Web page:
In Orlovista, Florida, a diverse working class neighborhood in Orlando, the streets look like a war zone. Heaps of dirty furniture, broken household items, toys, and drywall are piled in mountains on the curbs. Muddy stripes on home siding show where flooding from Hurricane Ian submerged residents and all their belongings in three-five feet of water and sewage backflow. Residents in the neighborhood have had to discard nearly all of their possessions and their houses remain unlivable due to the toxic sewage, mold, and stench that bathes their homes. There is no safety net for residents who have nowhere else to go.
In collaboration with Central Florida Mutual Aid (CFLMA), an unincorporated collective of individual volunteers and local nonprofits, humanist community Orlando Oasis is working in Orlovista to fill the gaps left by government and aid organizations. As soon as flood waters receded enough for volunteers to access the neighborhood, Orlando Oasis and CFLMA began working with residents on recovery. Supported by a grant from GO Humanity (formerly Foundation Beyond Belief), volunteers have been in the neighborhood daily, providing grants for emergency shelter; rolls of quarters and transportation for laundry; food and water distribution; interpreters for Spanish-speaking and Haitian-Kreyol-speaking households; and assistance with cleaning, gutting, and rebuilding. Orlando Oasis also operates a storage locker for residents to store any items they were able to salvage so they can work on restoring their homes without leaving their possessions in the yard.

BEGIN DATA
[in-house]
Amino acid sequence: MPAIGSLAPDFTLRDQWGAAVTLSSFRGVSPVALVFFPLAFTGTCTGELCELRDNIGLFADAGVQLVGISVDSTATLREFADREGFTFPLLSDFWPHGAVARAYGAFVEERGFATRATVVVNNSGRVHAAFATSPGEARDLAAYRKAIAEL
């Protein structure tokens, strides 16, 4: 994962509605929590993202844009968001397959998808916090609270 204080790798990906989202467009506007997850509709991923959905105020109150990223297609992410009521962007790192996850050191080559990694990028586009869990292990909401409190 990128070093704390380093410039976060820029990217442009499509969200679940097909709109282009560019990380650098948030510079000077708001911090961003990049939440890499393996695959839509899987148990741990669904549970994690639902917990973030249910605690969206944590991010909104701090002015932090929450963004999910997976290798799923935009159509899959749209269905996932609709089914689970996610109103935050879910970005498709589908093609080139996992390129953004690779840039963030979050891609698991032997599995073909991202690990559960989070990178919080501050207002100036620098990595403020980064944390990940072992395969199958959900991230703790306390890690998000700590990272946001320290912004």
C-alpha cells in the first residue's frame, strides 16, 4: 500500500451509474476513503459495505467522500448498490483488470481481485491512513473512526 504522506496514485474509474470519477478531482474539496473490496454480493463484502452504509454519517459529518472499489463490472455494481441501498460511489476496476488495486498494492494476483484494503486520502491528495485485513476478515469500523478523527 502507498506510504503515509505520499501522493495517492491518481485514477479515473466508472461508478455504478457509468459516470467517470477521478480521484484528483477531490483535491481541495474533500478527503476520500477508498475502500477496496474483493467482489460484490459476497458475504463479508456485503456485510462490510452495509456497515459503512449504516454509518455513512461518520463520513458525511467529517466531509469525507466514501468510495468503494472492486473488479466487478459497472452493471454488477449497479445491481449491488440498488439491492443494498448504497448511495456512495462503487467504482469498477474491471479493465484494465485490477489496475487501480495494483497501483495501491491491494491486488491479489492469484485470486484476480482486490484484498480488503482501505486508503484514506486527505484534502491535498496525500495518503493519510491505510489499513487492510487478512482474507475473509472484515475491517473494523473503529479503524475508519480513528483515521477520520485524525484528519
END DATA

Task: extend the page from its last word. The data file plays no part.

GO Humanity works through local GO Teams like Orlando Oasis to build local, shared power in communities that might otherwise slip through the civic safety net. Shared power means that impacted communities have a say in how service teams operate in their neighborhoods and participate in directing the relief and recovery efforts. Orlando Oasis collaborates with CFLMA because its organizers belong to impacted neighborhoods and approach disaster resilience work through a horizontal power approach where trust and equality are critical. As a reflection of its humanist values of radical inclusion, the collective puts no conditions on aid and unlike other charity groups does not require residents to show documentation proving their need. This is particularly important in a neighborhood that distrusts government agencies and has many undocumented residents.
“We’re in the neighborhood every day. We see what the needs are. We don’t need proof,” says Robin, a CFLMA organizer and Orlovista resident. Robin says she’s been really turned off by the church groups walking around saying they’ll help but requiring people to provide personal information to prove they need it. “When you put conditions on aid, you’re trying to put yourself over the people who need assistance—you’re saying ‘I get to decide if you’re worthy of my help.’ CFLMA says, ‘You’re our neighbors and we’re here in solidarity because your struggle is my struggle.’”
Residents say that the occasional church group has visited on weekends to help throw trash away, while county officials have walked the neighborhood to take photographs with homeowners. But in terms of addressing the dire need for food, shelter, repairs, transportation, and cash assistance, Orlovista resident Maricel says Central Florida Mutual Aid is the only real presence in the neighborhood.
“No one comes,” Maricel said. “To talk to me? Before you? No one.”
Maricel had major abdominal surgery before the flood and stood with her incision covered by toxic flood waters for hours before her family was evacuated from their home. Nearly everything in the interior of the house needed to be discarded, and although Maricel was instructed by her physician not to do any lifting while she is recovering from surgery, she says there is no one else to do it. She and her husband have both lost multiple days at work due to the storm and Maricel’s surgery, putting an extra financial strain on the family.